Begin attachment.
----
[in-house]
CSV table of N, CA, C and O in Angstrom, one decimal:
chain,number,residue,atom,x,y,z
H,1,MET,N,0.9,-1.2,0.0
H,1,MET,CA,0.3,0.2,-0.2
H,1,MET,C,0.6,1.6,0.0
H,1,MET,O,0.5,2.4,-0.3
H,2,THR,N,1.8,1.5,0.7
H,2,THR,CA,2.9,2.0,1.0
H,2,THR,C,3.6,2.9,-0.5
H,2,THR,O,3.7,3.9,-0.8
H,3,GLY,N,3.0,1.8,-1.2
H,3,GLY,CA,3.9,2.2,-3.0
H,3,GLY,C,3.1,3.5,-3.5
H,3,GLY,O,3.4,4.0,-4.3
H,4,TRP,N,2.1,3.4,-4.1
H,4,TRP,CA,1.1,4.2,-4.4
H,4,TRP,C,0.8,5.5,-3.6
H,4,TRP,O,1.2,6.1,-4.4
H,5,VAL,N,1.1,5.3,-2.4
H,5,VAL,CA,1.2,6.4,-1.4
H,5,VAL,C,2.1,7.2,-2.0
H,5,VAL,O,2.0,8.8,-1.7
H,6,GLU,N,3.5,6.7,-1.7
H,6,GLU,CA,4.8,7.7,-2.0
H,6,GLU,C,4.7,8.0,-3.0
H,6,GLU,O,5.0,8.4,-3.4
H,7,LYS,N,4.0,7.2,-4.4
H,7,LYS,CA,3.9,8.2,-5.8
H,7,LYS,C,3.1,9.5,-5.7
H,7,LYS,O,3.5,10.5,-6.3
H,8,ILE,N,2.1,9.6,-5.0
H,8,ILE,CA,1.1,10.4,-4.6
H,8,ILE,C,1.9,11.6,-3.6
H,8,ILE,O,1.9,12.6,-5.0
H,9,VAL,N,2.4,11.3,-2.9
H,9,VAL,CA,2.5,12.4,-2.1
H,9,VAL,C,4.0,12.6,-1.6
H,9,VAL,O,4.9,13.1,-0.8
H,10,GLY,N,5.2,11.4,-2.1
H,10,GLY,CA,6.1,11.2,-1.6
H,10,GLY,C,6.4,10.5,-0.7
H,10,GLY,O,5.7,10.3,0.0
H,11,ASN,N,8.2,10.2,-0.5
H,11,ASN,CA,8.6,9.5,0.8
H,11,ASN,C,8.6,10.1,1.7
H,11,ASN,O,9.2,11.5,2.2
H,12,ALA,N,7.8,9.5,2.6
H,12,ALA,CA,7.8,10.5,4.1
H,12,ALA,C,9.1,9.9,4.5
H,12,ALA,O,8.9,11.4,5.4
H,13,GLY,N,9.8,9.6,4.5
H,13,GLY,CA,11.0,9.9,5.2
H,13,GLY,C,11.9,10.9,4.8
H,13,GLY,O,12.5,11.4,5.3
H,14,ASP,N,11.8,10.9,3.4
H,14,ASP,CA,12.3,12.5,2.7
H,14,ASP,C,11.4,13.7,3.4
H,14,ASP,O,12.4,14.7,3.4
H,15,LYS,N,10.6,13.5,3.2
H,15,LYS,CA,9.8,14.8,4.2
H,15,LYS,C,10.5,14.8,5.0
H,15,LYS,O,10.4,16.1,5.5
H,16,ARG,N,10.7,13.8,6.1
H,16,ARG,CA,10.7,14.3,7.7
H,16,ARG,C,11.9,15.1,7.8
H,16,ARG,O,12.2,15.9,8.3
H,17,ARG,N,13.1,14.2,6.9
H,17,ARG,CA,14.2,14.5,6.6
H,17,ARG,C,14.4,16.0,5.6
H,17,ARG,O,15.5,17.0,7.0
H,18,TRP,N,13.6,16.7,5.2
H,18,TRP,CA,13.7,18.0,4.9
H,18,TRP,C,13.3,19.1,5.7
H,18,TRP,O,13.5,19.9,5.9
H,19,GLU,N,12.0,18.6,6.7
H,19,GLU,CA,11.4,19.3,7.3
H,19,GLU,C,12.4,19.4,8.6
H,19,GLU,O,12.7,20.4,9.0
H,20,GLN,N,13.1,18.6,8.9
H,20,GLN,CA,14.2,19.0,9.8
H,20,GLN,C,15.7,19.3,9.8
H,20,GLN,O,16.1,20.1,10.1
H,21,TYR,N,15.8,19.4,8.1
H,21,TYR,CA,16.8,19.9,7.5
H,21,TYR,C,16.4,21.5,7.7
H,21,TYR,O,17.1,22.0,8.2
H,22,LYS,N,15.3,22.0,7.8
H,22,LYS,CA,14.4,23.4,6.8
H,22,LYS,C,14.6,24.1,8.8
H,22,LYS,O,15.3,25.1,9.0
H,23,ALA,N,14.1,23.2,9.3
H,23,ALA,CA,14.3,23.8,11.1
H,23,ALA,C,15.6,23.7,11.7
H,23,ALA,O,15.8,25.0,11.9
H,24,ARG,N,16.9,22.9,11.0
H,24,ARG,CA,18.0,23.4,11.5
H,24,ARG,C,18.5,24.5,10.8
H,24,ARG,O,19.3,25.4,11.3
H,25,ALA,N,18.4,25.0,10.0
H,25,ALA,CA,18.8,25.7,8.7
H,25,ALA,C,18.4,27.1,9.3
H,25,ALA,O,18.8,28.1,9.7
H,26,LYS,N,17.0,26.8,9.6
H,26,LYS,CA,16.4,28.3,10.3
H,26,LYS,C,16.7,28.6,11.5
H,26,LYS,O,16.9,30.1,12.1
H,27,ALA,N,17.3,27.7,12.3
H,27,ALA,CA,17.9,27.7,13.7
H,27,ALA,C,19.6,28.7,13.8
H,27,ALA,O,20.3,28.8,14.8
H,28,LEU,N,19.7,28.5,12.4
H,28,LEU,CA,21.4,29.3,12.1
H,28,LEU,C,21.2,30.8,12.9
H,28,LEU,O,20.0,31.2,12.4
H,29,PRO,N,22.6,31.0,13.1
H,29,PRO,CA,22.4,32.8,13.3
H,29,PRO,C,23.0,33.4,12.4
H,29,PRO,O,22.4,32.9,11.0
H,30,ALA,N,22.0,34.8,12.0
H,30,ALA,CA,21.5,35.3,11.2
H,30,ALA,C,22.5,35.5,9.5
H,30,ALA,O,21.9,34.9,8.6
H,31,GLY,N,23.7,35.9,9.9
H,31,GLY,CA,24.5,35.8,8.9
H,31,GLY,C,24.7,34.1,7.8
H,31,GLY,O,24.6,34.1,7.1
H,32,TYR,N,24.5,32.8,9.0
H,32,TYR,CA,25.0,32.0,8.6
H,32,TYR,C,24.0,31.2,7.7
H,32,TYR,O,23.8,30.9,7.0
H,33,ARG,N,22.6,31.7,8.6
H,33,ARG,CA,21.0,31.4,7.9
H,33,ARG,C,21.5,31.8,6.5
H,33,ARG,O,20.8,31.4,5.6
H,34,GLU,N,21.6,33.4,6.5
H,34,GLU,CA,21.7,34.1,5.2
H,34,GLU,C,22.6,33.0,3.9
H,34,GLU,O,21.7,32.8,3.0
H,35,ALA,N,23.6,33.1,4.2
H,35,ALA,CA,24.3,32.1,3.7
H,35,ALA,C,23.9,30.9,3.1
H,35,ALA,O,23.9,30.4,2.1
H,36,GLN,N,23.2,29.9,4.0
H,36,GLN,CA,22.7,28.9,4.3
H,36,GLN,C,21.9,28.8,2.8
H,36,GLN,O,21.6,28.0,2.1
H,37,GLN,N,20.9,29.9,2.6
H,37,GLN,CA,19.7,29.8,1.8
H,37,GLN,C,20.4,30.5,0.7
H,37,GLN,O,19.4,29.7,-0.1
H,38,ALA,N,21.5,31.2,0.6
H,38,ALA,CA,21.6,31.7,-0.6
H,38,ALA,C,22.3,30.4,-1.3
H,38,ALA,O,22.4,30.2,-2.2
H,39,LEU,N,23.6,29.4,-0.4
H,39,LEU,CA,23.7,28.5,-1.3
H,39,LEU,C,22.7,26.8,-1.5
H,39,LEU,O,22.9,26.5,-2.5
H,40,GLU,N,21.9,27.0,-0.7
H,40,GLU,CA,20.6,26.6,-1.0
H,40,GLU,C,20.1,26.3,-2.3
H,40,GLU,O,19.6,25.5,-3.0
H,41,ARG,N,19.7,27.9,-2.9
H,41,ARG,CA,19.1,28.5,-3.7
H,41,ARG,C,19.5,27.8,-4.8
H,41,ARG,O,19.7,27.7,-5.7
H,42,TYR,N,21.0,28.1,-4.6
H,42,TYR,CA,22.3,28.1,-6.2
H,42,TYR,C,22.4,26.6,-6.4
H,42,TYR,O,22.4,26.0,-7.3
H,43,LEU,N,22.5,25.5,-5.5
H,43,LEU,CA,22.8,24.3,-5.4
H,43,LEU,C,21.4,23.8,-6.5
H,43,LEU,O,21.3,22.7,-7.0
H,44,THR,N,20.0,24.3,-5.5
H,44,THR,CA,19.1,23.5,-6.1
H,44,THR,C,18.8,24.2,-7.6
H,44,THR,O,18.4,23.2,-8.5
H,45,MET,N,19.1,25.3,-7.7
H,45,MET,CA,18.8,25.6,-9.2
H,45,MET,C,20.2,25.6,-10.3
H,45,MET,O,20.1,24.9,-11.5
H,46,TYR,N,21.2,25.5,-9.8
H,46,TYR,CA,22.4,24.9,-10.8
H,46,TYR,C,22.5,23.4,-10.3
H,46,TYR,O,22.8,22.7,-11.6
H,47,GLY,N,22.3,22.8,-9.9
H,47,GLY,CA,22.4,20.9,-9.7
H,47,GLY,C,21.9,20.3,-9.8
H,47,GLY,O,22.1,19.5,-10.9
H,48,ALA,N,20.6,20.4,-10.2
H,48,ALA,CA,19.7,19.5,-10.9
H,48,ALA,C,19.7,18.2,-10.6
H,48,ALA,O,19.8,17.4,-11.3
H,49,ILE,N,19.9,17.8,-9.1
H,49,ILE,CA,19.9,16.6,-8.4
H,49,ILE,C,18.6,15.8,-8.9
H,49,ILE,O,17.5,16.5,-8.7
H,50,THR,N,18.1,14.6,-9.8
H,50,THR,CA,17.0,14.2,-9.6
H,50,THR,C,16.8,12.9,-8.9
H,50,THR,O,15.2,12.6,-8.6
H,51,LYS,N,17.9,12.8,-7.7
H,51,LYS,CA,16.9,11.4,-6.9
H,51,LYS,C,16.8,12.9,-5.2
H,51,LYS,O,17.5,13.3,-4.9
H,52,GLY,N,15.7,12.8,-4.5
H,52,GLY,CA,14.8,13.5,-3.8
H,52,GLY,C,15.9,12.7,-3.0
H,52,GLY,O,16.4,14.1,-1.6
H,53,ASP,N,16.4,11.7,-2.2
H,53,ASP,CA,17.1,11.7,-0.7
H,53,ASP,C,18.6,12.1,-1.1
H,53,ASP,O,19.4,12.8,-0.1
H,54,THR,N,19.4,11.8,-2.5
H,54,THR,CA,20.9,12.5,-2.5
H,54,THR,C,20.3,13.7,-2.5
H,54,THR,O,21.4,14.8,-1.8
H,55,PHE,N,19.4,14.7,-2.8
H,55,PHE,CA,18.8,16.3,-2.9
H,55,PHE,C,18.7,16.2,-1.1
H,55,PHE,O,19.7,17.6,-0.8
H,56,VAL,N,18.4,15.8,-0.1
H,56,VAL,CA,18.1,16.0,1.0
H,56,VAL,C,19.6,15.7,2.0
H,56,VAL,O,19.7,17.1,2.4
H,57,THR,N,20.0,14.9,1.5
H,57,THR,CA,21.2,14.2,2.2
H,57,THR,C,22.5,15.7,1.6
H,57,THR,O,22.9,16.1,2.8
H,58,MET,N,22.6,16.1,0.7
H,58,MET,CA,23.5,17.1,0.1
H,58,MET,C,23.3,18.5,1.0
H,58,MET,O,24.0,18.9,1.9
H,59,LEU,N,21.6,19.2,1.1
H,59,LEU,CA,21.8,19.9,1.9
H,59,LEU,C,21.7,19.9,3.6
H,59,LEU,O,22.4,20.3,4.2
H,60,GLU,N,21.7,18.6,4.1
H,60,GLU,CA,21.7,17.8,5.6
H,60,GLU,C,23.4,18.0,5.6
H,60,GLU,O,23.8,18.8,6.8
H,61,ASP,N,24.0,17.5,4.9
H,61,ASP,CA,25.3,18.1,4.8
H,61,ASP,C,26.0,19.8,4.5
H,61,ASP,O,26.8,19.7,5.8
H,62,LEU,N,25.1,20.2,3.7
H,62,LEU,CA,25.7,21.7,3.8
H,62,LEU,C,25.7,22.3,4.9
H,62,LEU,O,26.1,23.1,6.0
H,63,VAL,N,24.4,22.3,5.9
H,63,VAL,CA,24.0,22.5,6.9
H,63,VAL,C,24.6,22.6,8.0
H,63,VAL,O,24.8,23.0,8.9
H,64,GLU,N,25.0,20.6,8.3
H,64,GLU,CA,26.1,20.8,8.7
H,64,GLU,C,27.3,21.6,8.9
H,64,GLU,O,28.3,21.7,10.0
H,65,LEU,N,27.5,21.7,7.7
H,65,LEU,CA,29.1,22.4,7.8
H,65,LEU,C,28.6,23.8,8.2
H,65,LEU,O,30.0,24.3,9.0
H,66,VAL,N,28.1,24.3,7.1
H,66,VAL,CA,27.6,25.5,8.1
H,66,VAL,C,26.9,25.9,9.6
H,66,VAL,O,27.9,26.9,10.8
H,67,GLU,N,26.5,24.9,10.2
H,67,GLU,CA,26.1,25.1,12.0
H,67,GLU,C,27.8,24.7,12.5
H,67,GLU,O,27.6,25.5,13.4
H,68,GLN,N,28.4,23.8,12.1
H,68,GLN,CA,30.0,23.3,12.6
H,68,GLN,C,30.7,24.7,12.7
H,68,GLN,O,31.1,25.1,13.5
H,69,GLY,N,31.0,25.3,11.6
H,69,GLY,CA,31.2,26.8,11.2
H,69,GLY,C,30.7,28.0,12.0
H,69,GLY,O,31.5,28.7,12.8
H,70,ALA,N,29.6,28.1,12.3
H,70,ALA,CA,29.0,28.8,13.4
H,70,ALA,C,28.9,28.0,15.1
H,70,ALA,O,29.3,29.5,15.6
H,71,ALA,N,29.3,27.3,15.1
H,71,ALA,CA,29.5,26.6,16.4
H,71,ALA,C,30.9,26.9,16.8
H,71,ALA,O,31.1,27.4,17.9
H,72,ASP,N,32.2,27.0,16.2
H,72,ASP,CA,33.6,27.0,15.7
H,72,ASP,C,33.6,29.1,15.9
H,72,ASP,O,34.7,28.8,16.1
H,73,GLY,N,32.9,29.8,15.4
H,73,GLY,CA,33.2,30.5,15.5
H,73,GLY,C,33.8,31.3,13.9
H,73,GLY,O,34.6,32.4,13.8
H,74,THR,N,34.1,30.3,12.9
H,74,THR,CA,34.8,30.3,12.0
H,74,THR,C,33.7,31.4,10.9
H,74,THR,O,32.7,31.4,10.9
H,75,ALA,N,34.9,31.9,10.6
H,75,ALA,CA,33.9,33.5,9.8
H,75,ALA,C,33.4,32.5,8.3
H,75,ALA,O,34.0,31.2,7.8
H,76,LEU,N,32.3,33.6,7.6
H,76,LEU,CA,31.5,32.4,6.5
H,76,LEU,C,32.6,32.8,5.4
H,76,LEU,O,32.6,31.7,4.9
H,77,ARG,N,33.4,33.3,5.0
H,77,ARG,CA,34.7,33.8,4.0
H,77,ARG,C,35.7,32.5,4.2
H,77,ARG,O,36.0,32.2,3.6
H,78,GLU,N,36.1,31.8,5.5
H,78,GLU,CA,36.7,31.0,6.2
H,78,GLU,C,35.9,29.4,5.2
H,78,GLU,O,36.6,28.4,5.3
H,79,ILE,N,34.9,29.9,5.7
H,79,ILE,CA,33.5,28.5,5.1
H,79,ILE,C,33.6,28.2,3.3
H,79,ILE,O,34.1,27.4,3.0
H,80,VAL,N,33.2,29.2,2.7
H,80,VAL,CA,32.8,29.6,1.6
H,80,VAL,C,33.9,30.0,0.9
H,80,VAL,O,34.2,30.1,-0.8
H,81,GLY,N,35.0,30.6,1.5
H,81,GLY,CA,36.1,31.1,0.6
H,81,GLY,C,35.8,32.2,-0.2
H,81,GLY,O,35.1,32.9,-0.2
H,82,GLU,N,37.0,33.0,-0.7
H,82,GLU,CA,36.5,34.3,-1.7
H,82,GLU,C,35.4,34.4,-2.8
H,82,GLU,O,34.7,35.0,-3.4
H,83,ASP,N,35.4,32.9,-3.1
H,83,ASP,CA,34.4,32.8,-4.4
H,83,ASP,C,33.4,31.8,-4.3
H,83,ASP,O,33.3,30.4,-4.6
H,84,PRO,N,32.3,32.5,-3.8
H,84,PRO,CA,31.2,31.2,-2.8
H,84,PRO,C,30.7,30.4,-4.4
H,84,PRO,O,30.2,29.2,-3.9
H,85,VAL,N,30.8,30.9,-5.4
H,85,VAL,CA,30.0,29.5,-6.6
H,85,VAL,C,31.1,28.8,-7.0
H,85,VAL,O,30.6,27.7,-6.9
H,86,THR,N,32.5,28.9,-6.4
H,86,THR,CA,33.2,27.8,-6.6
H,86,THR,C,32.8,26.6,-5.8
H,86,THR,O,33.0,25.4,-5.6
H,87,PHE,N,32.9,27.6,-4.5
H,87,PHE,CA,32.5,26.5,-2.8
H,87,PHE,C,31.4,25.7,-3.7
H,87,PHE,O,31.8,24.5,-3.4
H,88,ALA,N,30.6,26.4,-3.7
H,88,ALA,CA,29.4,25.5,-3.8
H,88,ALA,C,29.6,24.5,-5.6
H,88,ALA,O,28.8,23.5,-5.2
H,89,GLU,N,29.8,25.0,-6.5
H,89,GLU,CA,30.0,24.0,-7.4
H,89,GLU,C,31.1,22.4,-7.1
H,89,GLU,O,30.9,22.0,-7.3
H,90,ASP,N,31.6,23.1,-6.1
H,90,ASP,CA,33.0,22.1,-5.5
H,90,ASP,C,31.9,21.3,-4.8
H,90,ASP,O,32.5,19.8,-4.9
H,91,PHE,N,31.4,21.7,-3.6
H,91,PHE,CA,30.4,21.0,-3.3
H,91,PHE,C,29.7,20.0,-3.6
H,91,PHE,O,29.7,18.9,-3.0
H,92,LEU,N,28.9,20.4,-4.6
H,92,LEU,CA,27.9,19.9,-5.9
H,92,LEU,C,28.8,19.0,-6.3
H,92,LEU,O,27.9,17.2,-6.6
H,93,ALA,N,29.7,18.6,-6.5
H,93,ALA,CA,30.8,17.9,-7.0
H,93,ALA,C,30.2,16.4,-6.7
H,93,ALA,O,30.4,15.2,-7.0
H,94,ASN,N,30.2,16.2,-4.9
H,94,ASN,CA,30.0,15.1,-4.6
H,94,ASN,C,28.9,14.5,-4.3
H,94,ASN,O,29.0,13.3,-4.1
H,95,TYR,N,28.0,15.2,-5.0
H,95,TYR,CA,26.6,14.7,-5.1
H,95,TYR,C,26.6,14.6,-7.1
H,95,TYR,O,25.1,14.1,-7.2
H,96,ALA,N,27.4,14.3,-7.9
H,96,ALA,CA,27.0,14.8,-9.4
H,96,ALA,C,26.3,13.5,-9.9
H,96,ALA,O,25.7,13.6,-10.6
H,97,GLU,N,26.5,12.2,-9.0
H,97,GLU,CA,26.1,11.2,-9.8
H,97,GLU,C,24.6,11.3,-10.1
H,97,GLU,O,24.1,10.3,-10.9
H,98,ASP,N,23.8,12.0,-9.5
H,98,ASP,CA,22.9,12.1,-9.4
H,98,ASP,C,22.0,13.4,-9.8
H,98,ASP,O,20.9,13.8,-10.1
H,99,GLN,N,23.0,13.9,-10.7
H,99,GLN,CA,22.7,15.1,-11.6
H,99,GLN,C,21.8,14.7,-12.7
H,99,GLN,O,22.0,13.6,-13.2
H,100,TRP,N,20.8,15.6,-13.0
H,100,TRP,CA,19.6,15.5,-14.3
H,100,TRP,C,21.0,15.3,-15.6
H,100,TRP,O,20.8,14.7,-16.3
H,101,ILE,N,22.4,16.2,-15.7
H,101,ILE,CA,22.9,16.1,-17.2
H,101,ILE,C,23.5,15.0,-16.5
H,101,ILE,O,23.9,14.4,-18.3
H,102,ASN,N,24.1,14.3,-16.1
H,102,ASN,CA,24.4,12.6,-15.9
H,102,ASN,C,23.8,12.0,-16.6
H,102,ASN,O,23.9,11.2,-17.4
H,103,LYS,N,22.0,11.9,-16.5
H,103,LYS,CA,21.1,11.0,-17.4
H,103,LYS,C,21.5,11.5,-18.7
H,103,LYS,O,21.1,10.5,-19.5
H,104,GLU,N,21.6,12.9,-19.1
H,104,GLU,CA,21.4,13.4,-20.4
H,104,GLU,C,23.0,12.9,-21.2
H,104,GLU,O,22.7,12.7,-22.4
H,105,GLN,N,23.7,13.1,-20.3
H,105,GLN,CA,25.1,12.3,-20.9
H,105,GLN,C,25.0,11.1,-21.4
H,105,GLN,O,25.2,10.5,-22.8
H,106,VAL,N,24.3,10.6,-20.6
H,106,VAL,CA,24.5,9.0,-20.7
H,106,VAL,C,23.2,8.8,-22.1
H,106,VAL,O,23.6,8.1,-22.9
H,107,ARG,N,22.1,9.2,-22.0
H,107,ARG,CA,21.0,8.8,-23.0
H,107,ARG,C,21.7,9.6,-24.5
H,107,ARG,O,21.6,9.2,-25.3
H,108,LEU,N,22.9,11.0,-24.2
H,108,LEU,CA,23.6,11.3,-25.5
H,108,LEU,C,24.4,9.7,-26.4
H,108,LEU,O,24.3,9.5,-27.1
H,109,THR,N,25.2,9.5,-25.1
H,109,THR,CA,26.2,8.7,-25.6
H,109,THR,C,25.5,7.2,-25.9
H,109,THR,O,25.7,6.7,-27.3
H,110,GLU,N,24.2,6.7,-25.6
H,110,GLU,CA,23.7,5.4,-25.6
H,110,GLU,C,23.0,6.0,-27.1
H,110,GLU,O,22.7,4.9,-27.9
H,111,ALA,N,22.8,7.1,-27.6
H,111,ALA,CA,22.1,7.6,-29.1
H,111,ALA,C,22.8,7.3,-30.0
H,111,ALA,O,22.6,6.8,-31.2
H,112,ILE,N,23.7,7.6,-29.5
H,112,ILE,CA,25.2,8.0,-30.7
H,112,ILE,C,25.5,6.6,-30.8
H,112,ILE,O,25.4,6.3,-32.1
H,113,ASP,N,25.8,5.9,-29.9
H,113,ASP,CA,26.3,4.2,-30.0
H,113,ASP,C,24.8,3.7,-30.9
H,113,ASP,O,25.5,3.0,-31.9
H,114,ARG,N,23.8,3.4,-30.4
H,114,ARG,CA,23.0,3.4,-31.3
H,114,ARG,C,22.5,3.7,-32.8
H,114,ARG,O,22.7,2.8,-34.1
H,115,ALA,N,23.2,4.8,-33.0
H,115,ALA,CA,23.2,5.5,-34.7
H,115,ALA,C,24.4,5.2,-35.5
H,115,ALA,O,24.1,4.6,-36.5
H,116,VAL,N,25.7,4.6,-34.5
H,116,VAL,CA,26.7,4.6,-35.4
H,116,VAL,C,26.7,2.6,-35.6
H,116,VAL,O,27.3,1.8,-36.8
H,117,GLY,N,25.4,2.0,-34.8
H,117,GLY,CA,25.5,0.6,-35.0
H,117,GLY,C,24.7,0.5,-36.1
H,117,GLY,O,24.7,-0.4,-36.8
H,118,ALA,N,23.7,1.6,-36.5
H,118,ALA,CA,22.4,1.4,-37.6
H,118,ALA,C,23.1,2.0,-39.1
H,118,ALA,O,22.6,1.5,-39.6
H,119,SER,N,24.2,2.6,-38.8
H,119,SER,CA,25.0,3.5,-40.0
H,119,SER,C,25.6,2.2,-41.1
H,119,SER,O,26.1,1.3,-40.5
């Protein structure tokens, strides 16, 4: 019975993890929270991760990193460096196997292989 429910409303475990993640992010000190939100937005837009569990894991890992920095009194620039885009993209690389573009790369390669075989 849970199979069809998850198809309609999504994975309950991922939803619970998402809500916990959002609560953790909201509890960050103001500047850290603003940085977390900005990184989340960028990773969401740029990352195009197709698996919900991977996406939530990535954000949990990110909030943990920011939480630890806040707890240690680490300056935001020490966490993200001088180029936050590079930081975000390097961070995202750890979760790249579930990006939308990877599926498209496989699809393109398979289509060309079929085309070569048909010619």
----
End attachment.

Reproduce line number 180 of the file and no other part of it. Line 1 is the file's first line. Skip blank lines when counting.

H,45,MET,N,19.1,25.3,-7.7